Can someone explain the HRE for me? How did they manage to be the geographically largest kingdom/empire in medieval europe, yet fail to really do anything? I mean of all that I've read about them, it seems to be a giant mess of internal squabbles and other petty bullshit
Nobles were freely able to wage war with each other, conduct their own internal affairs largely uninfringed, had very little obligations to the emperor in terms of taxes and soldiers and so more or less acted like their own countries rather than constituent lords of an empire.
you are thinking of it as a unified entity, as for example the roman empire or the french kingdom
it was not (for most of its existence barring early years)
it was more like a federation, a set of bureaucratic and traditional tools loosely unifying various realms with various agendas
A European Union comparison would not be totally out of place really. You have the individual countries competing, but there is an underlying (or overarching?) set of laws, regulations, ways of doing things etc.
Few emperors had any real power. It looks big on a map, but that's because most people only have knowledge and understanding of modern nations that are completely unified. The HRE consistent of dozens of entities, free cities, dukes, barons and so on. They didn't pool their manpower and taxes like a modern nation would, so being the biggest player around didn't matter much because all the nobles and landowners didn't share their allegiance and goals.
Imagine if every US state was more or less independent - there's a president but he has no real power because each state more or less rivals the POTUS in power. All states go about their own business, Ohio gets picked apart by Canada and receives no help from the Duke of Texas because he doesn't give a shit.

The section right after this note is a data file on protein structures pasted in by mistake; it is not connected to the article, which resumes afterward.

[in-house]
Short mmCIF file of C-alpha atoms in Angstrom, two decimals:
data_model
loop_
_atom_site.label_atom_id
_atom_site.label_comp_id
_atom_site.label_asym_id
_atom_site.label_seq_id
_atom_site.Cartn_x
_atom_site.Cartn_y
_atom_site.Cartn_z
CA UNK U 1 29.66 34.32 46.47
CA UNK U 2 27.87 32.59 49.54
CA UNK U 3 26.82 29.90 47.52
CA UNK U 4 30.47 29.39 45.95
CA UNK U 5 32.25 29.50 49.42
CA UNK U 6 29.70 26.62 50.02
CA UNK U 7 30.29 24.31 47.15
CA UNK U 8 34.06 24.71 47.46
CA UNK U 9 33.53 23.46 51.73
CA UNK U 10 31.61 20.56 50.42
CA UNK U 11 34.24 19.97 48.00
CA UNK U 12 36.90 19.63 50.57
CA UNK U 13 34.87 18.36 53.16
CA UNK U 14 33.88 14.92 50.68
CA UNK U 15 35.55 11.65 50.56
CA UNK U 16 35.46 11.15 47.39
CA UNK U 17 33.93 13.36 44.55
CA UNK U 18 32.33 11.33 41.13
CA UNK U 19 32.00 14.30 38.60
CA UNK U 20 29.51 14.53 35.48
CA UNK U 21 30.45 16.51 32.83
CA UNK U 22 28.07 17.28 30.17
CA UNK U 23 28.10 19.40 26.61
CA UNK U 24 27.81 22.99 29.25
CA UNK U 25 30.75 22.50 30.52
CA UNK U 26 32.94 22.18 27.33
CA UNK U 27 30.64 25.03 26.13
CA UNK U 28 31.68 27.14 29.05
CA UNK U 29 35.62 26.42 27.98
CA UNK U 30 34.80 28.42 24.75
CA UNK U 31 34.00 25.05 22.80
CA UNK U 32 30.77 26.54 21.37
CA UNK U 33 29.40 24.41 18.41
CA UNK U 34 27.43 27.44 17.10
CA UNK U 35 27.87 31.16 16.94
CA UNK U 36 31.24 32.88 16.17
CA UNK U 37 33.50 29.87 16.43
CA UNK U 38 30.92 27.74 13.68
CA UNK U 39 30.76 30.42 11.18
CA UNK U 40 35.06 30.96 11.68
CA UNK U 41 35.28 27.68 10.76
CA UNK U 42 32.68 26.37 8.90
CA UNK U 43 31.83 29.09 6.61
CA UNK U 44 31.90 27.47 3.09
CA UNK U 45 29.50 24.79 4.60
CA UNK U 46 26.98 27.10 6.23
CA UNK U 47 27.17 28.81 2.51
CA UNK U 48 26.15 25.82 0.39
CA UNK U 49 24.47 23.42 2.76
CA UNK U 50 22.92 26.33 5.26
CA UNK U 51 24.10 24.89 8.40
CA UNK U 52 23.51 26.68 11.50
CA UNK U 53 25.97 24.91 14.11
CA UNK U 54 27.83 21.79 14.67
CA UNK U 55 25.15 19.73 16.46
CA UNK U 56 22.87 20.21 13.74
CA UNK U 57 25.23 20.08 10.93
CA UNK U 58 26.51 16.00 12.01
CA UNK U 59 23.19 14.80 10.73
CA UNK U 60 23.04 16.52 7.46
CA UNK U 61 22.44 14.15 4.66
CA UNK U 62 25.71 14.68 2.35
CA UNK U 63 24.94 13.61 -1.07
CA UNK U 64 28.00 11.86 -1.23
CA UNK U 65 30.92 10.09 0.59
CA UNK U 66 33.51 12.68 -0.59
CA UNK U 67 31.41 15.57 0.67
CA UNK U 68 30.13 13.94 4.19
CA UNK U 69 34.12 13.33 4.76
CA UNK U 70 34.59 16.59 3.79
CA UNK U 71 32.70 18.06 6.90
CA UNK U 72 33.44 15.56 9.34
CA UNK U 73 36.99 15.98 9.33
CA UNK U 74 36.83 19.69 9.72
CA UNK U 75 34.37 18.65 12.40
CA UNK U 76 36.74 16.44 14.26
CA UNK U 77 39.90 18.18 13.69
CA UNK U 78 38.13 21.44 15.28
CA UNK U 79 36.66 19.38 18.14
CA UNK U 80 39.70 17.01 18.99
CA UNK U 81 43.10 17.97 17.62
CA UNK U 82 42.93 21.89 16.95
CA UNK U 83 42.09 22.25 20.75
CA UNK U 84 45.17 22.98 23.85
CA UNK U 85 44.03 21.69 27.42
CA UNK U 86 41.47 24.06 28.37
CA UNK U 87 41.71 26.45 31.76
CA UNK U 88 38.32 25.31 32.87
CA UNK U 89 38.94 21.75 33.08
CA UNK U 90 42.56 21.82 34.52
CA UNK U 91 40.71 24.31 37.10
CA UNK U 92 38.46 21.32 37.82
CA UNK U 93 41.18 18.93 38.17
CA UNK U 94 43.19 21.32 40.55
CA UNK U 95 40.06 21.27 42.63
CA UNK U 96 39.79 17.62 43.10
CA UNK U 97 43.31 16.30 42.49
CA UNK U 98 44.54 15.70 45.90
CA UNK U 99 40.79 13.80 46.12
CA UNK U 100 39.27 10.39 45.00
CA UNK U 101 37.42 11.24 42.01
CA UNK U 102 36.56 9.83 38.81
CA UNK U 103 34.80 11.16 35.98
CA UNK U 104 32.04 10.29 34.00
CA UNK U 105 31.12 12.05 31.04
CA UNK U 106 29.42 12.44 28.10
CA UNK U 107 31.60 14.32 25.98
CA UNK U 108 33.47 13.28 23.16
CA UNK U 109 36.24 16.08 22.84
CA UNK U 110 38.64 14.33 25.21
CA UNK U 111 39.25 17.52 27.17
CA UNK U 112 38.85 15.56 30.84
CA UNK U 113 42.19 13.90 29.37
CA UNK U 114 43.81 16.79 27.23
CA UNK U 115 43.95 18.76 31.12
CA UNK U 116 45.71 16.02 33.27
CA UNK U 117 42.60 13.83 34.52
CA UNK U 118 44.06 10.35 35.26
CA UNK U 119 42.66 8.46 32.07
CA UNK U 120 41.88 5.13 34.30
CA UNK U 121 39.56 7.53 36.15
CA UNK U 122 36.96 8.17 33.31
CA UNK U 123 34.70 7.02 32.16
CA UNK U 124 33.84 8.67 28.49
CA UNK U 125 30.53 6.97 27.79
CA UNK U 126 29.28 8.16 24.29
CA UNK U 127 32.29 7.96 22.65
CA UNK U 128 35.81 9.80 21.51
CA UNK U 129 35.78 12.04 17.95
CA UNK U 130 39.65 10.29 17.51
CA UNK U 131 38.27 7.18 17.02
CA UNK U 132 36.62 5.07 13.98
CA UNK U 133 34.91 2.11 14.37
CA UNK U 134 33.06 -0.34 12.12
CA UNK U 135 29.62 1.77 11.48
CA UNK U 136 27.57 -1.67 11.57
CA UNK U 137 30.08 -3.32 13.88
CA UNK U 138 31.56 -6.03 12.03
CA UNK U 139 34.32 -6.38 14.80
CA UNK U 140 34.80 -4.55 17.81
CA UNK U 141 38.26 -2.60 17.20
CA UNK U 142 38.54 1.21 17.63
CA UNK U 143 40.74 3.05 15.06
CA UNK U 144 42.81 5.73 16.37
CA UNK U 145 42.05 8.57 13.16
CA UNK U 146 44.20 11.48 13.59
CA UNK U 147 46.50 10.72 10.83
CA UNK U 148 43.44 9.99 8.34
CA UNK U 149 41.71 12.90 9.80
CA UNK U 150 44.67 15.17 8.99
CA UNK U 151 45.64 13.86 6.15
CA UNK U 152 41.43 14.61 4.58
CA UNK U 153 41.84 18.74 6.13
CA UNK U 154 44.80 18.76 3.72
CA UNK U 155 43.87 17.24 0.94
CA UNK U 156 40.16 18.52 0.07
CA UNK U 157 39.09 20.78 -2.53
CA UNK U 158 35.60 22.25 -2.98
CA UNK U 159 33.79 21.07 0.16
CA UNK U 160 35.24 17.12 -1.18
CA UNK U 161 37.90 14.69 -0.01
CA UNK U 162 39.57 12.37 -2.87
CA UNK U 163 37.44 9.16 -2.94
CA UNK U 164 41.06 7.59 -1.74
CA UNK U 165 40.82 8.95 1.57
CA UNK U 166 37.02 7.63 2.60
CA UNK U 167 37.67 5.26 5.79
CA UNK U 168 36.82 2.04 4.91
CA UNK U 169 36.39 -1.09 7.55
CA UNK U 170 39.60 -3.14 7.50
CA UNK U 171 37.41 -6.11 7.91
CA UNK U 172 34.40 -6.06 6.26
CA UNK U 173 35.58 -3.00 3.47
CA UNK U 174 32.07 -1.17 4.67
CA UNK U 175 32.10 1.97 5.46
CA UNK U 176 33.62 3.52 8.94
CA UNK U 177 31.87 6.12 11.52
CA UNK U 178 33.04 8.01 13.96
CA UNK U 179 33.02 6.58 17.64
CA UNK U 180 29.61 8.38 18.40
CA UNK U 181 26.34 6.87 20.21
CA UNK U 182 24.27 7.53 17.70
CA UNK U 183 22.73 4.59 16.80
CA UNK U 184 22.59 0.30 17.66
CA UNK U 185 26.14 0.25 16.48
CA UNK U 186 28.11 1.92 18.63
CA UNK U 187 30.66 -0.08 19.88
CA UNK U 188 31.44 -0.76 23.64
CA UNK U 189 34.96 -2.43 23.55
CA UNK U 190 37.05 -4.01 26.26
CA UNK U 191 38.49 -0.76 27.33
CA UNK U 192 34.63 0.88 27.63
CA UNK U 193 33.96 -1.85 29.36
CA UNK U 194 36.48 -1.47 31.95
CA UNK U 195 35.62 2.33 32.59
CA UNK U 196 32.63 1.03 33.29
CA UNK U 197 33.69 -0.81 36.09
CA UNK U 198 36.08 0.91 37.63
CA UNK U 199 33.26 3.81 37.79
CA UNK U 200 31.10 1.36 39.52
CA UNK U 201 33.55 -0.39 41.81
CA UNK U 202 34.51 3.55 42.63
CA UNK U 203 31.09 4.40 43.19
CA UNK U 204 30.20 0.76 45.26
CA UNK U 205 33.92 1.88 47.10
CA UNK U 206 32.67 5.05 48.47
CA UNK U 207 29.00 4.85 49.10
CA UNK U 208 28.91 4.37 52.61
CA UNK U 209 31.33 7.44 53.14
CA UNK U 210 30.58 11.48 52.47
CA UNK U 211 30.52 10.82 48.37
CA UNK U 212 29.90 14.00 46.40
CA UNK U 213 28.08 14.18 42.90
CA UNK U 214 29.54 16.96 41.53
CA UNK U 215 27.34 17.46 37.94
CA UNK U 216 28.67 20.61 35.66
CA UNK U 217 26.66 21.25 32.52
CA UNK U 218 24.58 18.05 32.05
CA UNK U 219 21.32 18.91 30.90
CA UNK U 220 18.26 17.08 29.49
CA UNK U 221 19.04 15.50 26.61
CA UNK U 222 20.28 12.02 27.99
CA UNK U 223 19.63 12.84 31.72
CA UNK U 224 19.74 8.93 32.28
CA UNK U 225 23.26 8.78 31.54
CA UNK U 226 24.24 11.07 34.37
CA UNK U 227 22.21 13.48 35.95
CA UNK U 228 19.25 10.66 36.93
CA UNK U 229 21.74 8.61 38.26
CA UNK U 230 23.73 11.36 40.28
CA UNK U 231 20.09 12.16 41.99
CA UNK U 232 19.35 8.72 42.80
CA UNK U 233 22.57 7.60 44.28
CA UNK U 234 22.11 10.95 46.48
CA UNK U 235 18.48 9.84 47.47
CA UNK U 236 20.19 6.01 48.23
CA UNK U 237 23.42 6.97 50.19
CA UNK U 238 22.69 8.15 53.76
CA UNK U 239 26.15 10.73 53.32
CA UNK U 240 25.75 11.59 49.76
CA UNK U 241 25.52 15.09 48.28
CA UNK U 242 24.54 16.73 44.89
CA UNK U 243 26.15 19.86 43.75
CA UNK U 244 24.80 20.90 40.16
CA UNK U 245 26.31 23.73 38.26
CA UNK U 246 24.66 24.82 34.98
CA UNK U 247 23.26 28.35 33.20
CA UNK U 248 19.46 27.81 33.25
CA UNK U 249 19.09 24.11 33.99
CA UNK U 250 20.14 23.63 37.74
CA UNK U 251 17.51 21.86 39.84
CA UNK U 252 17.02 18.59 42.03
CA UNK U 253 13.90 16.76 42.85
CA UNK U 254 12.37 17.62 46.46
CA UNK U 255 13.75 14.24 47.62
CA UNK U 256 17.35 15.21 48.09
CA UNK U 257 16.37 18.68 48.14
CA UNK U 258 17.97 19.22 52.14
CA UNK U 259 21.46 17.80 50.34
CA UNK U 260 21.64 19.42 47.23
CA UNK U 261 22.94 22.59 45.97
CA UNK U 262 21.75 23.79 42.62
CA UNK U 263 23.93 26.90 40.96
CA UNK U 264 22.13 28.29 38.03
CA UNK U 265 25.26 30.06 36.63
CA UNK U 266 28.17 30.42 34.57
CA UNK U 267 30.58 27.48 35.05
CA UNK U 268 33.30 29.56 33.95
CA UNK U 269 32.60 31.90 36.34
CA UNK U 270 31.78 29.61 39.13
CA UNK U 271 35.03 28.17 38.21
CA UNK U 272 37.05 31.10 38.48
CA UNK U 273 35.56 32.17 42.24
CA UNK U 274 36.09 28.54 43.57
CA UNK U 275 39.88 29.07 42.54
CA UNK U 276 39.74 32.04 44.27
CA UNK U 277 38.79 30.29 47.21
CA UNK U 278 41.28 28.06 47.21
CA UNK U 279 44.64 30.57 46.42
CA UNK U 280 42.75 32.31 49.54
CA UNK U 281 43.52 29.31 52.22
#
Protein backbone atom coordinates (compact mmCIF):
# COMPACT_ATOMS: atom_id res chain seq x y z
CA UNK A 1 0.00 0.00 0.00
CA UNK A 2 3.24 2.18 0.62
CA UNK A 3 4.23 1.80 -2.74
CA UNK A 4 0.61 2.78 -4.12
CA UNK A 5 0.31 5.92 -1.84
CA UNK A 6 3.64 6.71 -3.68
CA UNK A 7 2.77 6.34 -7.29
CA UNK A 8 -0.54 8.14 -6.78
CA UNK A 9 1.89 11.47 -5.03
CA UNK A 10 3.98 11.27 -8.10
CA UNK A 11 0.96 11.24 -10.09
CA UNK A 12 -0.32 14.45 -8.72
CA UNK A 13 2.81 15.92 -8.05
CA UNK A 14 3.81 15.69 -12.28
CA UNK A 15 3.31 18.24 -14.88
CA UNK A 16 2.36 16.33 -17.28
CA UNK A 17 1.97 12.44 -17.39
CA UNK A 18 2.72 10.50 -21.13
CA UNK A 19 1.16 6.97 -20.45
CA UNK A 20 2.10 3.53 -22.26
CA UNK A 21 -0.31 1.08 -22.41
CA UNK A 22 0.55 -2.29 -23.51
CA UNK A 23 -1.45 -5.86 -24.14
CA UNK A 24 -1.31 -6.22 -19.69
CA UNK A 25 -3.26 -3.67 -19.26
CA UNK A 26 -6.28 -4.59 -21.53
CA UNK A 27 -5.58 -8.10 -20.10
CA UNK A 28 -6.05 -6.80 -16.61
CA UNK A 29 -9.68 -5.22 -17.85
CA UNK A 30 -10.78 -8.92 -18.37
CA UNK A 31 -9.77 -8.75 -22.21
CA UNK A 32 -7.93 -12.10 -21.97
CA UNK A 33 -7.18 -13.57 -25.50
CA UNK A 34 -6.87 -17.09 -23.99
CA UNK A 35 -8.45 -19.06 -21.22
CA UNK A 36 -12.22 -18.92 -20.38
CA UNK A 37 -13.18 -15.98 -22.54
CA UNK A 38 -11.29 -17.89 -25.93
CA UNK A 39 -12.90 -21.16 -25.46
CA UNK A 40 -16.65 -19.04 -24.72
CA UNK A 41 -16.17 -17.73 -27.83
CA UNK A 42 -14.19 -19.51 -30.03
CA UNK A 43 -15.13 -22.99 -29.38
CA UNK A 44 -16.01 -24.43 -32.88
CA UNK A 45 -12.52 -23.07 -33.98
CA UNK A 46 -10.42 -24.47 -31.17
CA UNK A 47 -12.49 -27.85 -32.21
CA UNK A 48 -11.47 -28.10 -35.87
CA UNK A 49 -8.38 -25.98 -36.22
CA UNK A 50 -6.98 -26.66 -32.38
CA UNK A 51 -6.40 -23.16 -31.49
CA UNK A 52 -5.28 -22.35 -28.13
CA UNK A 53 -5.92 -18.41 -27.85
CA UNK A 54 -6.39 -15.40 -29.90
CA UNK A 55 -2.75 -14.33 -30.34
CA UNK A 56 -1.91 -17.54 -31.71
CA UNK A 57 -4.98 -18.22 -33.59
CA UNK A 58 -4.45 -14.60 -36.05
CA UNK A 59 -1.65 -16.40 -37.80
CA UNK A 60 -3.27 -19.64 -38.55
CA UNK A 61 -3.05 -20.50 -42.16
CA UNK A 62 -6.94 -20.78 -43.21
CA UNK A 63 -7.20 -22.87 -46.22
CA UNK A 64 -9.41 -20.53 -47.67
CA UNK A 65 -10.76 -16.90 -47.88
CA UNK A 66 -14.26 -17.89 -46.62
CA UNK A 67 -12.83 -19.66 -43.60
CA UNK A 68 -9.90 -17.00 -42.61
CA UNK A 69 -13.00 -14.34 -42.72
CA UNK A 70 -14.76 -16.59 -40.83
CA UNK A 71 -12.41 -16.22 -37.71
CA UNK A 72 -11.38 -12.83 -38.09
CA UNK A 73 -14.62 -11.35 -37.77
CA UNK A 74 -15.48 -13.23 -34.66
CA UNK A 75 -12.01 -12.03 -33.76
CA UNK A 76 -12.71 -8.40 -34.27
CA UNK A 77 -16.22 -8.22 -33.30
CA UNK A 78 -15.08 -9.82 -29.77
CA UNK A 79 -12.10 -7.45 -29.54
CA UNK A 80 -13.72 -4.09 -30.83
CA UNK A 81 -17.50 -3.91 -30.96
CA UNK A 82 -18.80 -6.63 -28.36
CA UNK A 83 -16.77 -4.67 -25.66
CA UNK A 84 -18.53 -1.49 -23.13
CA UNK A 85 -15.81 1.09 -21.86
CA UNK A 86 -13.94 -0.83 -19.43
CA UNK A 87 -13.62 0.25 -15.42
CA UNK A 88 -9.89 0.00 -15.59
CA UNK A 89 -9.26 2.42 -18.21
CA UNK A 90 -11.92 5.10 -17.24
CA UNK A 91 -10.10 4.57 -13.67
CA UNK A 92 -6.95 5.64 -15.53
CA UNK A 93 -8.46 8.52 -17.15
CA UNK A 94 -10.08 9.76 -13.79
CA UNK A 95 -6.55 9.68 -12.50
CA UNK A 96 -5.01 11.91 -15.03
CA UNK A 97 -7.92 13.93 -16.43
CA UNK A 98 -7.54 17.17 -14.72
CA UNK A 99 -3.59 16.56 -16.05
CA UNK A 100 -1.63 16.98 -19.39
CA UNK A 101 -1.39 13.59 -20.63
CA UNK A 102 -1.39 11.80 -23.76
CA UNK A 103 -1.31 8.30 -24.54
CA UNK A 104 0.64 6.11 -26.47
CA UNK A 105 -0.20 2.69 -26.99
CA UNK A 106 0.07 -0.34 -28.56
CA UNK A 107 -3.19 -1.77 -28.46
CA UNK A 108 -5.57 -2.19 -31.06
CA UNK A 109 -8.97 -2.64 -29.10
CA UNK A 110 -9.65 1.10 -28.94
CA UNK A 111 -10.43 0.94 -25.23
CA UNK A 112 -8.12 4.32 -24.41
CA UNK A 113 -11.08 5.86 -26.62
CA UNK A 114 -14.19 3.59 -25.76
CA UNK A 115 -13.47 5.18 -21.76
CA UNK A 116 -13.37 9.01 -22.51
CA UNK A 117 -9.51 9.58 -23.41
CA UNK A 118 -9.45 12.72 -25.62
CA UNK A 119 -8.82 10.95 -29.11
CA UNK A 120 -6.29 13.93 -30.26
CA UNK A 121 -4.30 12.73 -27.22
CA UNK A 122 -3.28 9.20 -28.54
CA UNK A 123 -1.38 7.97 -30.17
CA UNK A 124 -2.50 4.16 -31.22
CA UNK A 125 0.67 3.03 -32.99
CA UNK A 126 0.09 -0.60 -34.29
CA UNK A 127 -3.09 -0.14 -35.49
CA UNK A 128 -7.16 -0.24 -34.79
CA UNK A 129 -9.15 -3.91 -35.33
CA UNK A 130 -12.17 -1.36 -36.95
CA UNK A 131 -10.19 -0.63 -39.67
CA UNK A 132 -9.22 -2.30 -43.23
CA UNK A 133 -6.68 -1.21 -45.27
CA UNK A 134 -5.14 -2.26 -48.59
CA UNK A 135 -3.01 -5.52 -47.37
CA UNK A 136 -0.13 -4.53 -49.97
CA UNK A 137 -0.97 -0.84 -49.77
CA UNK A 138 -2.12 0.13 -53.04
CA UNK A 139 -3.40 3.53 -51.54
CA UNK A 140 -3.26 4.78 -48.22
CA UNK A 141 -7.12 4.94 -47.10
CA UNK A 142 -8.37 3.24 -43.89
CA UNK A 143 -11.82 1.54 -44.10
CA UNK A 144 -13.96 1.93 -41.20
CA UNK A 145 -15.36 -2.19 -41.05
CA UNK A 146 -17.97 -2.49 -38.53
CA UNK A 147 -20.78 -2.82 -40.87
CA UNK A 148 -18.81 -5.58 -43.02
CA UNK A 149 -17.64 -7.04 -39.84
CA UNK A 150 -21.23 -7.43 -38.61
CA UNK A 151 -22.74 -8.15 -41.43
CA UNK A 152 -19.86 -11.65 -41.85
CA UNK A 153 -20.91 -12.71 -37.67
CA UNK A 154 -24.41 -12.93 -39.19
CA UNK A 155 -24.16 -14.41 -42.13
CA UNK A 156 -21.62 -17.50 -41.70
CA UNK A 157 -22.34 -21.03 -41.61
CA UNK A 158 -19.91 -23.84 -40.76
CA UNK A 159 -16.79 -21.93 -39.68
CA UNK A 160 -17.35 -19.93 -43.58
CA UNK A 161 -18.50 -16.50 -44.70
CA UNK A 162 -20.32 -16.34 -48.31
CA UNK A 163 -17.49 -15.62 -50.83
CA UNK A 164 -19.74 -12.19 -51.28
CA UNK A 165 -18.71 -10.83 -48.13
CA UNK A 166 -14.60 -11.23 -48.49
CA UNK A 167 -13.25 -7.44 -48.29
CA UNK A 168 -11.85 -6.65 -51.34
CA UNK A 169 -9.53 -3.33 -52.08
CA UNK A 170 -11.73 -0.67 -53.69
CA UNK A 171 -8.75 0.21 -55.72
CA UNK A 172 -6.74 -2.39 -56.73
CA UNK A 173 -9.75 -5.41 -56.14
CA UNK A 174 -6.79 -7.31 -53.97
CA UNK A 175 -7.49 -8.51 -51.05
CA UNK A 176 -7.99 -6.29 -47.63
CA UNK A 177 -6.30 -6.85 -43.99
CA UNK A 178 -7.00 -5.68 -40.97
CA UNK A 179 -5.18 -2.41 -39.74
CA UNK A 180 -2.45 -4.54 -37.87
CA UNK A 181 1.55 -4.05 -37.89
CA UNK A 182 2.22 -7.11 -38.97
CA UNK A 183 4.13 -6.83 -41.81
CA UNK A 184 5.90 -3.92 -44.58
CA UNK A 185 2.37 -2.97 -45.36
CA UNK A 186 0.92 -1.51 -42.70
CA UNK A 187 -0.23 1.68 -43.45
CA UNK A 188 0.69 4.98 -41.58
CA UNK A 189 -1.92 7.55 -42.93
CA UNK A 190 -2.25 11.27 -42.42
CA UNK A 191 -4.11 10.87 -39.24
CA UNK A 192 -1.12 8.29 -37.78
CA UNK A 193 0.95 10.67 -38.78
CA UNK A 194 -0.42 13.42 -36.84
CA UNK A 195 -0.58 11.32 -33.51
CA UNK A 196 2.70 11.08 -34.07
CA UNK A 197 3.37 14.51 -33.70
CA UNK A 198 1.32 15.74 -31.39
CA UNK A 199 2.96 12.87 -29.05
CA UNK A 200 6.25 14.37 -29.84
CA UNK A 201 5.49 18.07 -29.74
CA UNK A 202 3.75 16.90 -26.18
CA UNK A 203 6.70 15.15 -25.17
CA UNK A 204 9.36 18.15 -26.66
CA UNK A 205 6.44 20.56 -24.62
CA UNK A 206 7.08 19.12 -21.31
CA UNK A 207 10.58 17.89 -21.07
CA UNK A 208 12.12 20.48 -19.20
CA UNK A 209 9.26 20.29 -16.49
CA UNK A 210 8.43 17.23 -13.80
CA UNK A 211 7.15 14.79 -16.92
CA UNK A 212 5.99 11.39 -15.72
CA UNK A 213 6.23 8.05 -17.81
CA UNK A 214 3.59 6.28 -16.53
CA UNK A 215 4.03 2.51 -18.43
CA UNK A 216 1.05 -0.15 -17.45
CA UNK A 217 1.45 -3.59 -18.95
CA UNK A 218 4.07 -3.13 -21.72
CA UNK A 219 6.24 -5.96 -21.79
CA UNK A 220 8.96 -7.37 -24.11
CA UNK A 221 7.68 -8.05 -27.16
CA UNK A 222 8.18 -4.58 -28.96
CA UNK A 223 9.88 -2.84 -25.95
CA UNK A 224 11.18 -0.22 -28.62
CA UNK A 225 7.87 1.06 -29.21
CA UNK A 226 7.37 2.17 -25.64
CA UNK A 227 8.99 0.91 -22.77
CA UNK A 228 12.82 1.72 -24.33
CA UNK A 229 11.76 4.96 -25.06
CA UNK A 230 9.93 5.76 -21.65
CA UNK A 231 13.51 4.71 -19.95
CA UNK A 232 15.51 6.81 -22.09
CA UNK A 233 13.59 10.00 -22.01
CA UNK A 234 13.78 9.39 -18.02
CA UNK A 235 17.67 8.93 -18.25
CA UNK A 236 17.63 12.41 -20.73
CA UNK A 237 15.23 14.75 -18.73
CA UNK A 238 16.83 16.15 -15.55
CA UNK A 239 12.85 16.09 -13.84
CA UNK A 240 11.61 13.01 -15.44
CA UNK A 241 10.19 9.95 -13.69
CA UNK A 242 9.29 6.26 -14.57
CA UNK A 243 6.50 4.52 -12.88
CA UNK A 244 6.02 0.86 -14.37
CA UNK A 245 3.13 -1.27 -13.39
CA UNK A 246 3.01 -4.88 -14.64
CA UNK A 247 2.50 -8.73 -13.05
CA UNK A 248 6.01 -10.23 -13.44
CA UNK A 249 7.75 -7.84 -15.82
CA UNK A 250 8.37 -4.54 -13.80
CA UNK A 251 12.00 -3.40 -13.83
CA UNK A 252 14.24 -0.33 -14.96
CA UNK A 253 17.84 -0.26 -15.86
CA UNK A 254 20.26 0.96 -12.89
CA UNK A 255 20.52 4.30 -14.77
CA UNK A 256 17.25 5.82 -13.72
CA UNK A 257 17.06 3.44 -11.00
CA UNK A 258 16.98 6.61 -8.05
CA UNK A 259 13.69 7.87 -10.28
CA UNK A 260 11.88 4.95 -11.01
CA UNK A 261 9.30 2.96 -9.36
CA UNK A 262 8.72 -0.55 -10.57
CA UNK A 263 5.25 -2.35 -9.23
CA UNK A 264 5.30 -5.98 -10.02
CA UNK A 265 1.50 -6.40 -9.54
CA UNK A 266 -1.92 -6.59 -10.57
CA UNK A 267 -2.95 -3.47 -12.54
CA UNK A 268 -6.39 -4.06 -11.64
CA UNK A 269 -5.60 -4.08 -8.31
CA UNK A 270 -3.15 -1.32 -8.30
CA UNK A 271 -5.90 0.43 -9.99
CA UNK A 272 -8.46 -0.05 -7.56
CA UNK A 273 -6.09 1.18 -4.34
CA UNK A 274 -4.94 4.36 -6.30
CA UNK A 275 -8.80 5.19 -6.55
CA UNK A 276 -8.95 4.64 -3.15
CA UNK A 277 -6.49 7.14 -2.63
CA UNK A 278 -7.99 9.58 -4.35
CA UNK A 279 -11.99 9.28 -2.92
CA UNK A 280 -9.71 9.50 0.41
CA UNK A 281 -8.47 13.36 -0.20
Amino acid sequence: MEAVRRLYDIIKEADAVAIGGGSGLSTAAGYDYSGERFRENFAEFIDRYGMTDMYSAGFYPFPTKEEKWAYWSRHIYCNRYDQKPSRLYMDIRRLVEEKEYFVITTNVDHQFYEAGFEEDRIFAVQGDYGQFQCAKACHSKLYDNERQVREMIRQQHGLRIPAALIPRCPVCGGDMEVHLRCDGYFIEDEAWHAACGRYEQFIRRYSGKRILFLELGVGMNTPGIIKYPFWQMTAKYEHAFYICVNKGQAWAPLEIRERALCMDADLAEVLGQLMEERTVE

Yes. Medieval France used to be a huge clusterfuck and the King had less power than his vassals.
But France improved. It started with Philip Augustus (Who deserve his nickname) making his demesne bigger, then Saint-Louis becoming a judge in the feudal matters, Philip IV creating the Estate Generals, etc... Until the end of the Hundred Years War, where the King of France had a standing army of his own, definitly becoming THE power in France.
The HRE never improved. It continued to be ridden with petty lords fighting each other for shit.
It's complicated, since you need to know pretty much 500 years of history, it's disintegration was a slow matter.
If you want to look for topics read about:
>The Investiture Controversy
>The Lombard League
>The civil war between Philip of Swabia and Otto of Saxony.
>The reign of Frederick II
>The Great Interregnum
>The Rise of the Habsburgs
>The Golden Bull
internal conflict as well as clashes with poland made the position of one of their dukes (jaromir) precarious, so he turned to the german king (henry) for support and incorporation into the empire
Being 'german' wasn't a requirement to being a part of the HRE, since they had no concept of ethnic identities back then. They had French, German, Dutch, Italian, Czech, Polish speakers etc
Gold coins are not made of pure 24k gold, their value fluctuated based on gold purity and the kingdom's reputation for keeping the purity constant.
>This triggers me errytiem.
Can't watch the video, are you triggered because they misnamed the kingdom of the Netherlands or because napoleonic kingdoms like Holland trigger you in general?
The HRE used to be very powerful. Their disadvantage is that unlike the Capets, plenty of Emperors died without adult male heirs, which ended changing the dynasty too often.
Frederick II (at the time, the strongest monarch in all of Europe) messed up, as well.
>centralization = improving
Take a look at this bootlicker, I suppose he is a commie too.
The thing is, for it's whole existance (except when it was sacked by foreign armies during the 30 years war, of course), the HRE was the richest, most prosperous, most cultured part of Europe. Modern intellectuals hate it because it was a traditional state based on custom, instead of a modern nation state based on bullshit laws that intellectuals get out of their asses so they can rule a country as "specialists" and "bureaucrats".
It stopped being the most cultured part of Europe after the investiture controversy.
It stopped being the richest after Italy and Flanders left the empire.
Meaning that it wasn't either for more than 2/3 of its existence.
This is wrong. Italy and Flanders were the richest part of Europe. Culturally, bith France and Italy had way more importance than the HRE. The fact is the HRE was weak. Or at least it became weak. It had a few powerful emperor in the middle ages, but after that the strenght of the habsburg emperor lied in their own personal lands, not in the HRE itself. The prostetant princes always betrayed the emperor, first by offering Verdun, Toul and Metz to the french. How weaker can you get ?